Weekly Countdown: What rule changes could be coming soon?
5 Rule-changing issues
This promises to be a big summer for instant replay as the NBA seeks more ways to use it during games ...
5. Clock management. The clock malfunction in Detroit that enabled the Pistons to convert a three-pointer against the Magic after the third quarter expired has created demand for a greater use of replay next season. But it's not as simple as gathering referees around a television at the scorer's table: For rare cases like this one, the league must find a way to synchronize replays with its precision timing system (i.e. the gadget worn on officials' belts that connects their whistles to the game clock).
"We need a combination of replay and some timing mechanism better than a simple stopwatch,'' said Stu Jackson, the NBA's executive vice president of basketball operations. "If the technology is available, we should consider finding a way to reduce the time on the clock.''
The league was pursuing this technology before the incident in Detroit. Its use will be examined by the competition committee in June. The fear of a similar fourth-quarter mishap in the NBA Finals should inspire everyone to seek a resolution as quickly as possible.
4. Goaltending. While the international governing body FIBA recently announced several rules changes that will make international games look more like the NBA (see below), one possible rule that could be imported to North America is the death of goaltending. FIBA competitions -- including the Olympics and the Euroleague -- allow defenders to block shots after they've hit the rim, even if the ball is above the cylinder. The D-League experimented with this rule for two seasons (2005-07) but the competition committee declined to recommend its use for the NBA.
"Some [on the competition committee] felt that it could cause more rough play under the basket, and others didn't see a reason to change the [goaltending] rule as we have it now,'' Jackson said. "But it will remain on our radar for coming years.''
In other words, we may yet see this rule in the NBA someday soon. I am in favor of it as an exciting play that would bring athleticism to the other end of the floor -- the defensive version of the dunk. And it couldn't be dismissed as a gimmick because this rule has been the norm for basketball around the world.
3. Instant replay. The competition committee is expected to consider a proposal -- put forth by the coaches' union headed by Rick Carlisle -- enabling each team to use instant replay to challenge non-judgment rulings, such as whether a three-point shot was a two-pointer. The coaches' rules committee has made a formal recommendation that each team receive one instant-replay challenge to be used in the last two minutes of regulation or overtime. If the challenge of the three-vs.-two call was successful, then the challenging team would retain the right to challenge another play. But if the original call was upheld, then the challenging team would lose either a full timeout or -- if all those timeouts had been spent -- a 20-second timeout. A team without timeouts could not issue a challenge.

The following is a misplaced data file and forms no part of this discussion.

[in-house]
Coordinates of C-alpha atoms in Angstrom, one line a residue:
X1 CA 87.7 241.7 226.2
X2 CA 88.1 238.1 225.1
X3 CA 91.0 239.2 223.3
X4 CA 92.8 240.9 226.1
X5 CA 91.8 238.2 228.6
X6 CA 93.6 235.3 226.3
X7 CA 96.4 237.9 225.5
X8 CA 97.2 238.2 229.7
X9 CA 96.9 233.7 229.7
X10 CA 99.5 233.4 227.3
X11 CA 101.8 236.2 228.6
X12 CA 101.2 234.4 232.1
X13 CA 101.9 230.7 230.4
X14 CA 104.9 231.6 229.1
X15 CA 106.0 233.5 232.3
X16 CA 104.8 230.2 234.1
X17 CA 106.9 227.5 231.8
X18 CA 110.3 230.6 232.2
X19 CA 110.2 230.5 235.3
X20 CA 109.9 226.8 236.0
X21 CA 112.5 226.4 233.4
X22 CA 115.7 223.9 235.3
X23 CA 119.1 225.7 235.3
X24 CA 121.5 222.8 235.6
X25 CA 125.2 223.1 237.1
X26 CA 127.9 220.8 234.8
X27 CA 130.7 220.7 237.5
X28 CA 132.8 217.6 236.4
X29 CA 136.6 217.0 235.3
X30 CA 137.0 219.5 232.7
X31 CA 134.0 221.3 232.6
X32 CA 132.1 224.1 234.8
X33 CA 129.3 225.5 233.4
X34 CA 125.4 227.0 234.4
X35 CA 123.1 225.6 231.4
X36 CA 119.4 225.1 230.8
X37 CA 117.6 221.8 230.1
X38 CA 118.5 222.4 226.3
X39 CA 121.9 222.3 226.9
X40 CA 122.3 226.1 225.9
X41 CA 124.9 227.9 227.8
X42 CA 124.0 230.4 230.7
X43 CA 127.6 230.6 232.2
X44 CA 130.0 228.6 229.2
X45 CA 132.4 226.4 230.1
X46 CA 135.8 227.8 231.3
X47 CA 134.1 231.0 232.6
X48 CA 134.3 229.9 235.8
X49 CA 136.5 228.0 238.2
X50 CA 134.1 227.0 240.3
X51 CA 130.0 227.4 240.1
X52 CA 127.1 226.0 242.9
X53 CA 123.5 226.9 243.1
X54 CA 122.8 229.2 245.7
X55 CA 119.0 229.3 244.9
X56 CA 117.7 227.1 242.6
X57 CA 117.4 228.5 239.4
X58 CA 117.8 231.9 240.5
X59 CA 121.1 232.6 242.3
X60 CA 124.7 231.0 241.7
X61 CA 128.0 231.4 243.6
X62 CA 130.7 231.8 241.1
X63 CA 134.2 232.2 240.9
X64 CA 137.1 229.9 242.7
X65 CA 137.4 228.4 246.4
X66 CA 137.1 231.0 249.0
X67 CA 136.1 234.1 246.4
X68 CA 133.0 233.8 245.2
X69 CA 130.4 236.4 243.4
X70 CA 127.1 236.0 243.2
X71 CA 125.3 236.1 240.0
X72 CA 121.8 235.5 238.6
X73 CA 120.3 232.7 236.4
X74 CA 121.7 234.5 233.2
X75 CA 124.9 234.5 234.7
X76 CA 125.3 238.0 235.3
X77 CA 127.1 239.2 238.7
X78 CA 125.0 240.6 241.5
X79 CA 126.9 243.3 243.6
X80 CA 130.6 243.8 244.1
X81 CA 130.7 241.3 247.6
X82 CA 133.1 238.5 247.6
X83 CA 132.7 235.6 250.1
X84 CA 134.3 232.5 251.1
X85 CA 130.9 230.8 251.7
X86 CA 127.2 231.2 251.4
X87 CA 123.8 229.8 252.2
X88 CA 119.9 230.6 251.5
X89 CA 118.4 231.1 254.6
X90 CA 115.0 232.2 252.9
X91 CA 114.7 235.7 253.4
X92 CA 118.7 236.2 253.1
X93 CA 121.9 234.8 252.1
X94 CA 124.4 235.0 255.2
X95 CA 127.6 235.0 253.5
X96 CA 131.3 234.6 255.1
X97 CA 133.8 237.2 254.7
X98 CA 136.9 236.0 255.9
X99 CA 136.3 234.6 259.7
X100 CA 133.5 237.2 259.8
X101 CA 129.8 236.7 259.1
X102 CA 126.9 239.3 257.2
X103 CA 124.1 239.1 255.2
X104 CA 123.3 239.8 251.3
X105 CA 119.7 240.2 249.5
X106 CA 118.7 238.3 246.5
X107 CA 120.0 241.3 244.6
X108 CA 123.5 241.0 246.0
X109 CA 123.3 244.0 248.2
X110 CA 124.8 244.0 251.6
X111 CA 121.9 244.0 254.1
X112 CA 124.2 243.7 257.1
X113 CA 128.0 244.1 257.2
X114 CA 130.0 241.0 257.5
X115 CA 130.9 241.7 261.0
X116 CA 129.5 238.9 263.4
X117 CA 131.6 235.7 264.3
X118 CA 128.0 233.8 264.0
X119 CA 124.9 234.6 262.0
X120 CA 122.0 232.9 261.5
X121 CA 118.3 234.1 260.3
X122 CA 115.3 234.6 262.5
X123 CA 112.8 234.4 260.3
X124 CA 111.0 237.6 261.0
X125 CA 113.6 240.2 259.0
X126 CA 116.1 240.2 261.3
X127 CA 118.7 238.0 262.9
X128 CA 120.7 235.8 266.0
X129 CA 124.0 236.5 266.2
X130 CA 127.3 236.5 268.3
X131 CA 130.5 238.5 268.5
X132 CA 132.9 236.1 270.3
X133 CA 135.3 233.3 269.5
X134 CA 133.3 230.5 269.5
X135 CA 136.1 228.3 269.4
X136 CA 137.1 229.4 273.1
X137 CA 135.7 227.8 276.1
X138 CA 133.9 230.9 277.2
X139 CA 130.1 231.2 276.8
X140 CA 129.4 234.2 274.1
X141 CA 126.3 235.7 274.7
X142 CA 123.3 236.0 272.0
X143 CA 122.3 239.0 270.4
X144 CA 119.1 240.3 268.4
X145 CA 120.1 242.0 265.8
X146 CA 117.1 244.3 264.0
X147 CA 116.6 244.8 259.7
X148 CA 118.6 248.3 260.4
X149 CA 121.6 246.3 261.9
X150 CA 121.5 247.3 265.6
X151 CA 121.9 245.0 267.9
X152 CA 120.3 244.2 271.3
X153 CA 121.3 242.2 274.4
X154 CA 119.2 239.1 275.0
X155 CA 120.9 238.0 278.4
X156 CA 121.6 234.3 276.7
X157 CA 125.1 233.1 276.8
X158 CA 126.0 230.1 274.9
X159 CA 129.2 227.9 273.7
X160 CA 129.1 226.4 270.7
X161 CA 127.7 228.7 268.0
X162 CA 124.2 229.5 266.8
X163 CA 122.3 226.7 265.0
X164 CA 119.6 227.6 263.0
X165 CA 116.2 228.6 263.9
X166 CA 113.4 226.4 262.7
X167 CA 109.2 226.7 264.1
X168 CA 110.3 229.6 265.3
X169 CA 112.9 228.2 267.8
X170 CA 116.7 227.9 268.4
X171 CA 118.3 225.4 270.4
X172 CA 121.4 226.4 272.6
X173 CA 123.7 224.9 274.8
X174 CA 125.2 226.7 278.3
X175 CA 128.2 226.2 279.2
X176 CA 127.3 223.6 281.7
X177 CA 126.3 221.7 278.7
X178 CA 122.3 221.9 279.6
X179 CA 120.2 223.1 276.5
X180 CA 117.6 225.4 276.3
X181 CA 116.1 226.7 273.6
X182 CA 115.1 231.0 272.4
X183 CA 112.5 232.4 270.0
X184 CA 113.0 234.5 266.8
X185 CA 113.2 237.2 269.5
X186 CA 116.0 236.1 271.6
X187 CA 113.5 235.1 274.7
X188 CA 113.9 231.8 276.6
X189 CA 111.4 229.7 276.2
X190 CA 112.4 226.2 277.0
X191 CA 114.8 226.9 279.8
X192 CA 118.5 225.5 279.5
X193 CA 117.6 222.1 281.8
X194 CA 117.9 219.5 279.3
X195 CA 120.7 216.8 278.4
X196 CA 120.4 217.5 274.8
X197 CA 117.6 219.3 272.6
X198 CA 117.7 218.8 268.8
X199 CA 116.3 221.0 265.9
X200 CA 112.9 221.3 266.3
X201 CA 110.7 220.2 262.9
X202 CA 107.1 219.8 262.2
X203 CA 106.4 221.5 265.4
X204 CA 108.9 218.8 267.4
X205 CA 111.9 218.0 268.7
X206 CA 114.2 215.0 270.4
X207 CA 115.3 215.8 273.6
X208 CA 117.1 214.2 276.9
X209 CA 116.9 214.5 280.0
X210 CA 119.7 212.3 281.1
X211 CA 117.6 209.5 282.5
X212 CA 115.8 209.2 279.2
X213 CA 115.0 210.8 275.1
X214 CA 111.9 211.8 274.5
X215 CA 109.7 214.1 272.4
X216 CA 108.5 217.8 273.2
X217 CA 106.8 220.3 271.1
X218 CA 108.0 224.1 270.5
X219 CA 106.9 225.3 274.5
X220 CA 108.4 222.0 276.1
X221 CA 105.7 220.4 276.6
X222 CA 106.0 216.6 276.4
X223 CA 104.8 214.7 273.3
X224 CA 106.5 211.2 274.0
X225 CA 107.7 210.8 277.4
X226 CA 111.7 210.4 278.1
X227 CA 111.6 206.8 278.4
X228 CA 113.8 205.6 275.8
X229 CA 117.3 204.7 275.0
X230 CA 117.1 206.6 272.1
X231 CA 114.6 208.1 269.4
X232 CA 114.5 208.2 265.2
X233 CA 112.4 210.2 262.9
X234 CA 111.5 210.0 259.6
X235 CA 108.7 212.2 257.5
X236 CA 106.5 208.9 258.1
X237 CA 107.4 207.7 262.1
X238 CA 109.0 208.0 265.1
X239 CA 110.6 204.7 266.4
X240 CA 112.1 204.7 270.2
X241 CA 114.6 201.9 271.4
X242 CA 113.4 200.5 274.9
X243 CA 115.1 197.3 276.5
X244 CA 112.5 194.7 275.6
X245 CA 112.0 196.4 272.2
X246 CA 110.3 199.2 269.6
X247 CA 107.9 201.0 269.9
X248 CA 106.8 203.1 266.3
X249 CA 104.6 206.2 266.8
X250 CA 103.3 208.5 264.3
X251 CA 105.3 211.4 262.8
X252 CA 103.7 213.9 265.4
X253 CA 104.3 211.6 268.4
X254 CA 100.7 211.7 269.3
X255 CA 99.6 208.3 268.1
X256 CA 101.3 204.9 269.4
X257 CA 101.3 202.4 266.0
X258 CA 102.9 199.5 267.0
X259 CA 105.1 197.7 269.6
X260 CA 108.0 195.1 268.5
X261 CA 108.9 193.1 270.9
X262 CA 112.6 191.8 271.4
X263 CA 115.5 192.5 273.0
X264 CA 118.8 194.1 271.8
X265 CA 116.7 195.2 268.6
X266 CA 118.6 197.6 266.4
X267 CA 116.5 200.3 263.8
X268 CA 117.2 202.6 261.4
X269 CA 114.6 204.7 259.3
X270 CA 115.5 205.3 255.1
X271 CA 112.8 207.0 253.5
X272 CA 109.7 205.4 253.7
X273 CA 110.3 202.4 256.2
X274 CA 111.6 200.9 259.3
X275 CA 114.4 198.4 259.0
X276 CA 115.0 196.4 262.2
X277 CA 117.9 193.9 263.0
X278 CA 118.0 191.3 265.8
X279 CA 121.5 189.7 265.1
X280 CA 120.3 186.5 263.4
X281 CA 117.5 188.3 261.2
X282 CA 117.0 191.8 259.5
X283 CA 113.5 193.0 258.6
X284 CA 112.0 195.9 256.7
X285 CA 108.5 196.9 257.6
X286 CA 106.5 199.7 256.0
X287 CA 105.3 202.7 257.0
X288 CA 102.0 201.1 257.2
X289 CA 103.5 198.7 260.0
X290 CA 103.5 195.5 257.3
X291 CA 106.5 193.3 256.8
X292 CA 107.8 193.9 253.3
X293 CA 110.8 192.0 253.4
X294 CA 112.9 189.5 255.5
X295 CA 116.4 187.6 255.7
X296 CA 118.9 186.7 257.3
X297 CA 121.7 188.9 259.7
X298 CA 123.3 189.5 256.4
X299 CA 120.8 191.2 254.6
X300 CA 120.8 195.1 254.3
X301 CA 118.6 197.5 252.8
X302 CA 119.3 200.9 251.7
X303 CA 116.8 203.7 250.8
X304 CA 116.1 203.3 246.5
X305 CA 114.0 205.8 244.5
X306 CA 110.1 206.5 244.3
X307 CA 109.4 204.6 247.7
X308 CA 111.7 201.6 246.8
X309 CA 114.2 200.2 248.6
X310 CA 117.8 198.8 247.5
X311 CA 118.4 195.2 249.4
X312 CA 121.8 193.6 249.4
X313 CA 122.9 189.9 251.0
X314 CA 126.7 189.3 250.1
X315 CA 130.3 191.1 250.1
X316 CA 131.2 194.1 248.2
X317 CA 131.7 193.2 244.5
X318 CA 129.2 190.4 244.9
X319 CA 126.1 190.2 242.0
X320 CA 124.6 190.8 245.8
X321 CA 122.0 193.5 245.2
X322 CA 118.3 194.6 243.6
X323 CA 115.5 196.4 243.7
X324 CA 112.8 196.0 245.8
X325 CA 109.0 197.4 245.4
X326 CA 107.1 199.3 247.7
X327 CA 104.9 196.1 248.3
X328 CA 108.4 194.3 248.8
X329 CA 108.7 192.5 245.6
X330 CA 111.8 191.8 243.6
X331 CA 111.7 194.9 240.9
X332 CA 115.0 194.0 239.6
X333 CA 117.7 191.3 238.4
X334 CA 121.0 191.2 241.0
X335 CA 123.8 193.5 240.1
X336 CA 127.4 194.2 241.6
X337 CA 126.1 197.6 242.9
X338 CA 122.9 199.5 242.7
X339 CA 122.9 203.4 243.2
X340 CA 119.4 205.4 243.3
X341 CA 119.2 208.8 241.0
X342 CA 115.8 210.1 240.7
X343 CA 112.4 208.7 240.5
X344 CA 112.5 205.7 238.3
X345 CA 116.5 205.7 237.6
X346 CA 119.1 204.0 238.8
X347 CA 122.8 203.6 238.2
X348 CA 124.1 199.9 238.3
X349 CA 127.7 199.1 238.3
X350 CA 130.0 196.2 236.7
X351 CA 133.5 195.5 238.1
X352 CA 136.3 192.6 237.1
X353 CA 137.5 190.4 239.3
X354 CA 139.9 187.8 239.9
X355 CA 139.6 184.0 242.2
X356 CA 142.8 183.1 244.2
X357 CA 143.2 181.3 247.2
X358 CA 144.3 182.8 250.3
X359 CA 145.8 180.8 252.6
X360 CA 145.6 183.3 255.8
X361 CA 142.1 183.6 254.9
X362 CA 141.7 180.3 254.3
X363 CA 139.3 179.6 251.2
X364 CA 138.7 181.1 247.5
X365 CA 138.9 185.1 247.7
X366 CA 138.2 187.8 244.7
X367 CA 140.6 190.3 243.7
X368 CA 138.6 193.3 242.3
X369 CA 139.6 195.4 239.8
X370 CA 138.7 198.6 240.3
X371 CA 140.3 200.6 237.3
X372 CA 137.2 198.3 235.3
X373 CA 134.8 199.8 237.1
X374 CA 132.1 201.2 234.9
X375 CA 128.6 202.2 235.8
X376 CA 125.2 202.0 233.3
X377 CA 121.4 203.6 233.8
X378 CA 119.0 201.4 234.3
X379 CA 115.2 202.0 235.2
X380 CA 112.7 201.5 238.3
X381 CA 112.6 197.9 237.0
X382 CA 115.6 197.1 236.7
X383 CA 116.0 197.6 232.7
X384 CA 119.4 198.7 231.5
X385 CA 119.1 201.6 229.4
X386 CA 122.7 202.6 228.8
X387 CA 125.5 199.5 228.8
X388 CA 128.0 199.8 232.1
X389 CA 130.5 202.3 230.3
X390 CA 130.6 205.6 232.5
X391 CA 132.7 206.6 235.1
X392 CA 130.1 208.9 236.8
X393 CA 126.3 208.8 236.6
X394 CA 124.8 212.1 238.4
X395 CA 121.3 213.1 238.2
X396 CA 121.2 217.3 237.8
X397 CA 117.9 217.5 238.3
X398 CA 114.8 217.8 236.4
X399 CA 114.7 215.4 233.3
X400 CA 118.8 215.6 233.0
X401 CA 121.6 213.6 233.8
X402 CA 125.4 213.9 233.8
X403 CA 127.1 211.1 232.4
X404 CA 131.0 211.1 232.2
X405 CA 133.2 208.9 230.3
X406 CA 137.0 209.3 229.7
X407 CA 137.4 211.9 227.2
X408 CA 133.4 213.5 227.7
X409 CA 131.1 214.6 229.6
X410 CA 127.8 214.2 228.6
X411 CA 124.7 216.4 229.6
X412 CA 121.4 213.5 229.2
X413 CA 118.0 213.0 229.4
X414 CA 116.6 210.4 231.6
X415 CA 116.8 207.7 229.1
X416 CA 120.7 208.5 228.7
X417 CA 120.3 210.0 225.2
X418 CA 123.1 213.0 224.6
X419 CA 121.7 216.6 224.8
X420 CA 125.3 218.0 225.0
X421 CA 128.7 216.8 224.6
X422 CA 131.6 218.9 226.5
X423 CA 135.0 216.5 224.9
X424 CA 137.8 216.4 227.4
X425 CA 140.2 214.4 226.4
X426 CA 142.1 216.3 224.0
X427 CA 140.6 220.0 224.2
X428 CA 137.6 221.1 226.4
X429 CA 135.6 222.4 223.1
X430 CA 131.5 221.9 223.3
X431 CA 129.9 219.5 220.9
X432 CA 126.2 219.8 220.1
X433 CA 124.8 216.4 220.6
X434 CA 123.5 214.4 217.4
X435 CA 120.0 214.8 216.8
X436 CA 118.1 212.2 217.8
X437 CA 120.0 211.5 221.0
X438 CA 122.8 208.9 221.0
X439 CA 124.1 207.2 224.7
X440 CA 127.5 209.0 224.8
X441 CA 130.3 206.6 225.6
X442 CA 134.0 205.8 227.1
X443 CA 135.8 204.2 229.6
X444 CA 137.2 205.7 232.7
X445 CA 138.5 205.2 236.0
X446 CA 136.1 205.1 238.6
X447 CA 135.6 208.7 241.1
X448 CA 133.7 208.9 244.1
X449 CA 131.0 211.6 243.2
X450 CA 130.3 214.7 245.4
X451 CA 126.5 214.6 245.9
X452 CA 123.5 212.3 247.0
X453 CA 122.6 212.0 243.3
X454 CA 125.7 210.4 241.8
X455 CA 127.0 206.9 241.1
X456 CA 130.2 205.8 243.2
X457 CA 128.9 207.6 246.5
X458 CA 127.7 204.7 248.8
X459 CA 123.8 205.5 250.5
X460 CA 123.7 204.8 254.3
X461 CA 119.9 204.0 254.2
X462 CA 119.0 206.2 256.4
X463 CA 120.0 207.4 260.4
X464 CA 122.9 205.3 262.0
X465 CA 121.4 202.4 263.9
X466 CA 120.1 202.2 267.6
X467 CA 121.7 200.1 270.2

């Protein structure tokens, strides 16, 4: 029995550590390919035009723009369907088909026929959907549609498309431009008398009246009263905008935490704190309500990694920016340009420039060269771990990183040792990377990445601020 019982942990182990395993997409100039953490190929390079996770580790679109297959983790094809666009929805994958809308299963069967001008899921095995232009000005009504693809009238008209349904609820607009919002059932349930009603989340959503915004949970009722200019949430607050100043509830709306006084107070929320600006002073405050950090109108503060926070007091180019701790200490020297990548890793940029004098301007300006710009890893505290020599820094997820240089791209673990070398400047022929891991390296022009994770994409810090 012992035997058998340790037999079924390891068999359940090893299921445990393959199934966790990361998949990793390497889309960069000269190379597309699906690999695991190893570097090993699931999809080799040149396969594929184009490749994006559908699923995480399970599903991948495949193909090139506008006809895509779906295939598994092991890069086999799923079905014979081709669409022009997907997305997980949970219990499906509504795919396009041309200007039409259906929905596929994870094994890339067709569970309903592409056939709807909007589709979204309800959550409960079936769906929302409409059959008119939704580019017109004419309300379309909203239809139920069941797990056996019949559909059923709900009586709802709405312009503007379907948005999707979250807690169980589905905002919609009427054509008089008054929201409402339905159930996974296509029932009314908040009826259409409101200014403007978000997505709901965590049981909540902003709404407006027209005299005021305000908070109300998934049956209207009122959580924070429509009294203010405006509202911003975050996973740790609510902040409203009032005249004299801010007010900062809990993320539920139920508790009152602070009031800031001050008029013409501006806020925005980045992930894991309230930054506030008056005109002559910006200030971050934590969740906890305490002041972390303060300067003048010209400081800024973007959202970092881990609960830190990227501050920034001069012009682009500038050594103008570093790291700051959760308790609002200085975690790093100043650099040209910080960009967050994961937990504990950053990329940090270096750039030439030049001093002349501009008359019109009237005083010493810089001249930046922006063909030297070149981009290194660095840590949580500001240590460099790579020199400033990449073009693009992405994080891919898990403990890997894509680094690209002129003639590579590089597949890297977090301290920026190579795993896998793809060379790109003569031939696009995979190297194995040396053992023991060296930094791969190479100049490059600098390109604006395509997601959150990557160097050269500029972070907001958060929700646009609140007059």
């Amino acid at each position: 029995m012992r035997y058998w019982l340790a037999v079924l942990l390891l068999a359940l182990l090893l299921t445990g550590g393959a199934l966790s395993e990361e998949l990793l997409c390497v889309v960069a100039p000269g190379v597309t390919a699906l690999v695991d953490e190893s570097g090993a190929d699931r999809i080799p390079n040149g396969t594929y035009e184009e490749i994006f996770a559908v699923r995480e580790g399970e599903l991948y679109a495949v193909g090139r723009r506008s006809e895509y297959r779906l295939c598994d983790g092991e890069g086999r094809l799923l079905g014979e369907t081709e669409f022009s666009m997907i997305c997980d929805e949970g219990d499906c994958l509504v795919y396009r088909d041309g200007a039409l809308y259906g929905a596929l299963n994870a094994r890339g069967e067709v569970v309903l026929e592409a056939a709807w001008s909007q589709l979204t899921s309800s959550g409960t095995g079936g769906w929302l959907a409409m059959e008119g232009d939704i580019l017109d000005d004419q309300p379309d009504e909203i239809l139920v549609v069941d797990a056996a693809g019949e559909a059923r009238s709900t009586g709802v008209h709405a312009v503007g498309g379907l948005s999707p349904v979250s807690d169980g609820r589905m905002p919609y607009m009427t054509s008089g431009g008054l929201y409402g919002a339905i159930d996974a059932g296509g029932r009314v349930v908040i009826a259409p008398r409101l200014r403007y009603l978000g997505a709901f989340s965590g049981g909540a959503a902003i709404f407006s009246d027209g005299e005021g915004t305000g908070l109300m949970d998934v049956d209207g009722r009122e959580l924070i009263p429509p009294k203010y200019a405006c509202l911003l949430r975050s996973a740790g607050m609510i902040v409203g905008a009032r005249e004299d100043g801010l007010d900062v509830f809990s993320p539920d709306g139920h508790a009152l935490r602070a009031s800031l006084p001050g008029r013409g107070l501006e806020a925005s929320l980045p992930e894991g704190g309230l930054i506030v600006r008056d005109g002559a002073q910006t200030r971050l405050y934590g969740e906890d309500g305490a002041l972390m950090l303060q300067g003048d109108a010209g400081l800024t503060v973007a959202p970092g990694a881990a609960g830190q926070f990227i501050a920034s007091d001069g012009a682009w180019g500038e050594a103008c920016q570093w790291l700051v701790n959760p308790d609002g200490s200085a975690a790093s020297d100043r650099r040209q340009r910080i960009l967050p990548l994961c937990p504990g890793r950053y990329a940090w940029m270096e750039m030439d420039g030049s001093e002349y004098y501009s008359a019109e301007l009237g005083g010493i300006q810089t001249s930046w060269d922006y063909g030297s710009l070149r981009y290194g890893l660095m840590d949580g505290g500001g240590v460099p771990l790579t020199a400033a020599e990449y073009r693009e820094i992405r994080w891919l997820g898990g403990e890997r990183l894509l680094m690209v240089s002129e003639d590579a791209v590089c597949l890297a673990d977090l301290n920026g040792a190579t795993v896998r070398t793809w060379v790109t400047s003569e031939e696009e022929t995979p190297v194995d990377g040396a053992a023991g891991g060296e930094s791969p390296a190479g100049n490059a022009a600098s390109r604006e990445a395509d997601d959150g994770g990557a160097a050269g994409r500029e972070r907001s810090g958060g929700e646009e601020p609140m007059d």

2. Flagrant fouls. Despite complaints that flagrant fouls are being assessed for hard fouls that used to be accepted as routine, this is one interpretation that won't be changed. "I'm perfectly happy with it,'' said Jackson, who believes that the deterrent of flagrant fouls has led to fewer hard fouls. "Knock on wood, we've had only two altercations on the floor this entire season in 1,200-plus games, and the number of flagrant fouls is down since last year.
"Now, if you're making the case that we should bring in replay to review all flagrant fouls, that's something we would be open to. That could be brought to the competition committee this year.''
1. Trapezoidal lane. It was surprising to hear that FIBA had sided with the NBA on several rules changes starting in October 2010, including the abandonment of the trapezoidal lane in favor of an NBA-sized rectangular lane. There has long been speculation that the NBA would take on the international three-second area, though San Antonio coach Gregg Popovich was among those against it.
"We all talk about that so much, and we all go back and forth with it,'' Popovich told me last year. "The court is so doggone crowded the way it is now, I think it would really limit what goes on out here. When you think about post play, it would really take it away. There are some advantages [to the international lane], but overall guys are too big. If the court got bigger, you could do it.''
Jackson believes FIBA wasn't looking to synchronize with the NBA so much as it wanted to create more space for offensive players around the basket. FIBA also implemented the no-charge zone -- the dotted semi-circle under the basket.
"As hard as the no-charge zone has been to officiate,'' Jackson said, "it has benefited our game and incentivized guys to drive to the rim, and it has cut down on the number of injuries by players taking charges under the rim.''
FIBA also extended its three-point line from the current 20 feet, 6.1 inches to 22 feet, 1.7 inches. FIBA plans to further extend its line over the next 10 years to the NBA distance of 23-9.
There has been talk that the NBA may instead shorten its three-point shot to meet FIBA 2010 specifications. But Jackson doesn't sound as if he's in favor of that.
"We're now attempting more three-point shots and shooting a higher percentage from the three-point line than we have in the history of that shot,'' he said. "Having the three-point line has helped the spacing in our game.''